Satellite technology key to sustaining water resources

national July 24, 2018 01:00

By PRATCH RUJIVANAROM
THE NATION

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SATELLITE technology and comprehensive water management concepts are essential to ensure the sustainability of the country’s water resources, an academic says.



Piyatida Ruangrassamee, a researcher from the Faculty of Engineering at Chulalongkorn University, said that to achieve proper and sustainable water management, authorities should adopt the new global trend in water management, which considers all aspects of water usage by utilising hydrological information that comes from modern satellite technology.

Piyatida Ruangrassamee

Piyatida said the new global trend of water resource management prioritises the connection between water, energy and food security and a long-term water resource management strategy.

“Efficient water management and planning need to have consideration of all levels of water consumption, from local to the national level, as well as other aspects about water such as disaster |prevention and environmental preservation,” Piyatida said.

“However, our research finds that we can never properly plan such a complex and comprehensive water management plan without the accurate real-time hydrological information provided by water measuring equipment in the area and data from satellites.”

She said that nowadays the data from satellites has a more important role in assisting better water management planning, because the satellites can provide continuous and detailed hydrological data of a very large area.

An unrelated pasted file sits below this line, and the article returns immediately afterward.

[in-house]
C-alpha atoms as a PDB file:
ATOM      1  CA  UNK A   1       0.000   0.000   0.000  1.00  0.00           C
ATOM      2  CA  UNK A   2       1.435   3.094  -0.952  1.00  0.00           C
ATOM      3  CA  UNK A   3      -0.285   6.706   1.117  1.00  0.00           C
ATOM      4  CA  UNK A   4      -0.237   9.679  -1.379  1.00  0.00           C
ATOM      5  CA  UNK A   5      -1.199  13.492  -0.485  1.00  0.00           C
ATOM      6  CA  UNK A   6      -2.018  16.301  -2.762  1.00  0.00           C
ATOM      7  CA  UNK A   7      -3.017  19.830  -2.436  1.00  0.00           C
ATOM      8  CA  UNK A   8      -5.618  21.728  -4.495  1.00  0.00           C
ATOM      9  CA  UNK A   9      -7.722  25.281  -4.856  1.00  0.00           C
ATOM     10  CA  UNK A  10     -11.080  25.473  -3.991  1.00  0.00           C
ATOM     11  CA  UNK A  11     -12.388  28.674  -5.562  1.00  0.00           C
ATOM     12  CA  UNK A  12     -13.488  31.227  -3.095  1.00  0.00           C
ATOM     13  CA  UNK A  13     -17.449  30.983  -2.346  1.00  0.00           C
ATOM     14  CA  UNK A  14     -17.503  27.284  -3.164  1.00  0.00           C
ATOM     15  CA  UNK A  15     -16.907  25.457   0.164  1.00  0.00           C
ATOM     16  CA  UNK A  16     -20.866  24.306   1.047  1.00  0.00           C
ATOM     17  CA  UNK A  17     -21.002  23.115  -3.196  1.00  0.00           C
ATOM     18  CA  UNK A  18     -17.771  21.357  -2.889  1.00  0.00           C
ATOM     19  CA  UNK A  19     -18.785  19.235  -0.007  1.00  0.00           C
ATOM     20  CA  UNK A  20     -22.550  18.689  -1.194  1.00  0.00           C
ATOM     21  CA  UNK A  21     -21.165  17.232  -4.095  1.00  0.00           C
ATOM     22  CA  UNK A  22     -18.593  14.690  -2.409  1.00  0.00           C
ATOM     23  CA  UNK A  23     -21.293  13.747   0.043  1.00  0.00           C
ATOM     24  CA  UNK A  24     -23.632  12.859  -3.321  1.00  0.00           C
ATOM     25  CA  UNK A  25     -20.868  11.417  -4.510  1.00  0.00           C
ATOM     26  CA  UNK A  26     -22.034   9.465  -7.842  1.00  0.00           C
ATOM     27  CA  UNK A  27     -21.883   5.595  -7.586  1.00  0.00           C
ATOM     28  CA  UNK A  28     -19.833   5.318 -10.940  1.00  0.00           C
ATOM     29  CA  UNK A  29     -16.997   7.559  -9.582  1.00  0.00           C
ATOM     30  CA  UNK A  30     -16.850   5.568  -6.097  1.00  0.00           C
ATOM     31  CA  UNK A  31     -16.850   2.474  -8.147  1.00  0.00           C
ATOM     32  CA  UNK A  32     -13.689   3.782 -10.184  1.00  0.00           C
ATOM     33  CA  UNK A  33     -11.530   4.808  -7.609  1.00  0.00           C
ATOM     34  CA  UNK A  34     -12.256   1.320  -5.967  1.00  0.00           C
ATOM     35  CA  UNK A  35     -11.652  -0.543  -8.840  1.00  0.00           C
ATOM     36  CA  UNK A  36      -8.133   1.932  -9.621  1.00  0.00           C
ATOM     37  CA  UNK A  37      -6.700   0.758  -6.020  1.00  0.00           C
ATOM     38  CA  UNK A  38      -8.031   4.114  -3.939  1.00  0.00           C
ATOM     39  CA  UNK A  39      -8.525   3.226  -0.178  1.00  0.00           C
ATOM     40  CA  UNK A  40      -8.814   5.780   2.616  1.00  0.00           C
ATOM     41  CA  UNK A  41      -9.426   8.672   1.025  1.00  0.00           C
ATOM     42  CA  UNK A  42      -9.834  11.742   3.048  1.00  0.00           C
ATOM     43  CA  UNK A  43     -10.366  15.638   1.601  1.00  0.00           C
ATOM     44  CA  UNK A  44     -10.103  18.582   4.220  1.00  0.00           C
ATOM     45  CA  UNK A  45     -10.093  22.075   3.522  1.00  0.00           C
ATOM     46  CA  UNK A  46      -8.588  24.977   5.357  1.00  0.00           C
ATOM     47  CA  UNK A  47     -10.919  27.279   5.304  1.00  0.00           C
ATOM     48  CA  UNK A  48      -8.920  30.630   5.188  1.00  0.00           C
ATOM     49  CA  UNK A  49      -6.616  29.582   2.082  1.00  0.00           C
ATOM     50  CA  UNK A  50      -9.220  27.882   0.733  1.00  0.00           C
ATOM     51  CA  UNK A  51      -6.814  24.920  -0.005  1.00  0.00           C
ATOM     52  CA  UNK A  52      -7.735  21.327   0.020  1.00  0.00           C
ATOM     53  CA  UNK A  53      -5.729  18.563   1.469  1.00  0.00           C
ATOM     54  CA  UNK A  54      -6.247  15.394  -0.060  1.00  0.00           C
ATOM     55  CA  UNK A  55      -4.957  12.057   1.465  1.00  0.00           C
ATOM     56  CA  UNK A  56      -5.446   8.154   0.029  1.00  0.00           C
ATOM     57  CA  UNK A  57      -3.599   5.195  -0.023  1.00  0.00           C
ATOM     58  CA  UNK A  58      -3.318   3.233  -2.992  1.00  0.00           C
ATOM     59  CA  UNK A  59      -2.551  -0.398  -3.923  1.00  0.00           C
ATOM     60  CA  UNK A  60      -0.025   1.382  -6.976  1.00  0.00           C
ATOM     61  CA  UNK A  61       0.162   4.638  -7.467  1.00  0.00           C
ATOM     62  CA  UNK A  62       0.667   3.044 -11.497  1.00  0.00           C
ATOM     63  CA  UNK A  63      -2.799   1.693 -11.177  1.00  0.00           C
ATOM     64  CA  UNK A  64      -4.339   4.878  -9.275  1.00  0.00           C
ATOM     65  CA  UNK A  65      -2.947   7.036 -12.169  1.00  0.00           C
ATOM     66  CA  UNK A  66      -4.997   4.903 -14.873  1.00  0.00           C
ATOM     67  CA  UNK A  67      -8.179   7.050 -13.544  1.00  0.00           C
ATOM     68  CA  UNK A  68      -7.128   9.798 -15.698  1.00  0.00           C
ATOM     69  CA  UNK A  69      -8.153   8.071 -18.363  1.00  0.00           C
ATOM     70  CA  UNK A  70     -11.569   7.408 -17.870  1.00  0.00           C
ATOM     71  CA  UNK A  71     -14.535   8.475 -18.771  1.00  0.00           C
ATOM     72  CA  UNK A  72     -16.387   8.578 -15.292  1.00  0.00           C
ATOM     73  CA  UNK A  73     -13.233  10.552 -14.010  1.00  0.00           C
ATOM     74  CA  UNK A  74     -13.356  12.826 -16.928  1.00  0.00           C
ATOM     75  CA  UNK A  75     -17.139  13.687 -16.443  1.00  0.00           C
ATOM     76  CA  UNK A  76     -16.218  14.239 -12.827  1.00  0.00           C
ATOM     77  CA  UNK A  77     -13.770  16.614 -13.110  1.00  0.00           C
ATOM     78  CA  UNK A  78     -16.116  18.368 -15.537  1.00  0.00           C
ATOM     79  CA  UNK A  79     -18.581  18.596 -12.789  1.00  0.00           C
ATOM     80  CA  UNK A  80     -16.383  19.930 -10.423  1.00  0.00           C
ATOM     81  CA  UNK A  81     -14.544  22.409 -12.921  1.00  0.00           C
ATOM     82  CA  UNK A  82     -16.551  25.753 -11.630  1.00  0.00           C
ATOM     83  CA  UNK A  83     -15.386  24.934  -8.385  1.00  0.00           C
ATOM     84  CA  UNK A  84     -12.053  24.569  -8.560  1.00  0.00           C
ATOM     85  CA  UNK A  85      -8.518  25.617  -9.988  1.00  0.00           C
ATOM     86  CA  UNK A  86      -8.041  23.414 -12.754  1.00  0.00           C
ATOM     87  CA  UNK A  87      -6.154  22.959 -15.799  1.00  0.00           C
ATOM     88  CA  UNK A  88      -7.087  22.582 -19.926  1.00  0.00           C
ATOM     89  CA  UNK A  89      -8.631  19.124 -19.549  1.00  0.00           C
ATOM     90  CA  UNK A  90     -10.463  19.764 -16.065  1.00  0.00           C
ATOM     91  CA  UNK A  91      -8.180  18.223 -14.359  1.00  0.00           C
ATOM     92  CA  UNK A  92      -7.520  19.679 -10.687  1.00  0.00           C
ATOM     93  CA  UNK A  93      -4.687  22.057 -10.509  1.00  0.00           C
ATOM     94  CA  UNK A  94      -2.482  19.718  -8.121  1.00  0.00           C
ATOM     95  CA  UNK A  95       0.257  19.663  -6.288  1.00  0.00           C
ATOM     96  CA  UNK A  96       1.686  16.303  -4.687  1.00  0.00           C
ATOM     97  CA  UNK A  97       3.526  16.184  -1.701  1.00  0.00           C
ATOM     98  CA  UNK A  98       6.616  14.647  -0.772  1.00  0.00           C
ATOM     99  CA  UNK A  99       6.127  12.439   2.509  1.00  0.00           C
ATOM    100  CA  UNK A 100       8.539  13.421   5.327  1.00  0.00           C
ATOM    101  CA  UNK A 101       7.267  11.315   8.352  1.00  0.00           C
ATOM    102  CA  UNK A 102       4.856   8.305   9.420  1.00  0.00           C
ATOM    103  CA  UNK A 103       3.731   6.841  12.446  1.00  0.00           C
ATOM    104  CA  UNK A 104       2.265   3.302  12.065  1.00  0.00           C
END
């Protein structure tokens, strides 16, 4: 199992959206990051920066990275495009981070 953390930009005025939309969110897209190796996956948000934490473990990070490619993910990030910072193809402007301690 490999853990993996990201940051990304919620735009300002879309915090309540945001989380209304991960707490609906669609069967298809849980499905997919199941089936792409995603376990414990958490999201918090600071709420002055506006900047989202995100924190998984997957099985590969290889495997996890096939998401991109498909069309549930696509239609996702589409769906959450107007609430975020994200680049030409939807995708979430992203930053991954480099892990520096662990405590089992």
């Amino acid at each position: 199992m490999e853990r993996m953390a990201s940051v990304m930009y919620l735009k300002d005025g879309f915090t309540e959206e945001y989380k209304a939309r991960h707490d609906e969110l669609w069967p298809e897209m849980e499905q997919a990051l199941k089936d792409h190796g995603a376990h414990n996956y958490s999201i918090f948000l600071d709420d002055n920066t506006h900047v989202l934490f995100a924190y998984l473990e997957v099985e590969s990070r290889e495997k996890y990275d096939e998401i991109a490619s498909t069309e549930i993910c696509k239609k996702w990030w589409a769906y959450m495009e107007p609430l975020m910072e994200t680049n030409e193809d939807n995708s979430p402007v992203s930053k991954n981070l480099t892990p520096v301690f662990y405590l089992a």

Therefore, when using the satellite data with real-time water measurement information at the local level, we can get a comprehensive, full picture of the water situation that can be used to plan water resource management, she said.

“There are many examples of satellite data usage for water management and planning in many countries. For instance Nasa (the US National Aeronautics and Space Administration) and South Korea have been using satellites to monitor and predict the water situation to prepare for flood and drought,” Piyatida said.

Anon Sanitwong na Ayutthaya, director of the Geo-Informatics and Space Technology Development Agency, said Thailand’s agencies have been using satellite data for water management and planning for a while.

Crucial tool for water data

“Satellites can provide real-time information for water management in many forms. More advanced satellite technology allows us to monitor the cloud movement and weather to measure or predict precipitation, estimate the total flooded areas, or even calculate the water consumption of the agricultural sector,” Anon said.

He said satellite technology will be a prominent tool for acquiring water data for a while, but with the advancement of drone technology he predicted that the unmanned aircraft will slowly replace satellites in hydrological data collection in the near future.

“Water management is now focusing more on the local water basin scale, so drones can provide more detailed data from above on the regional level compared to satellites, which have wider area coverage,” he said.

“Nevertheless, I think that hydrological data from satellites is still important for transnational water management, due to its wide coverage.”

 

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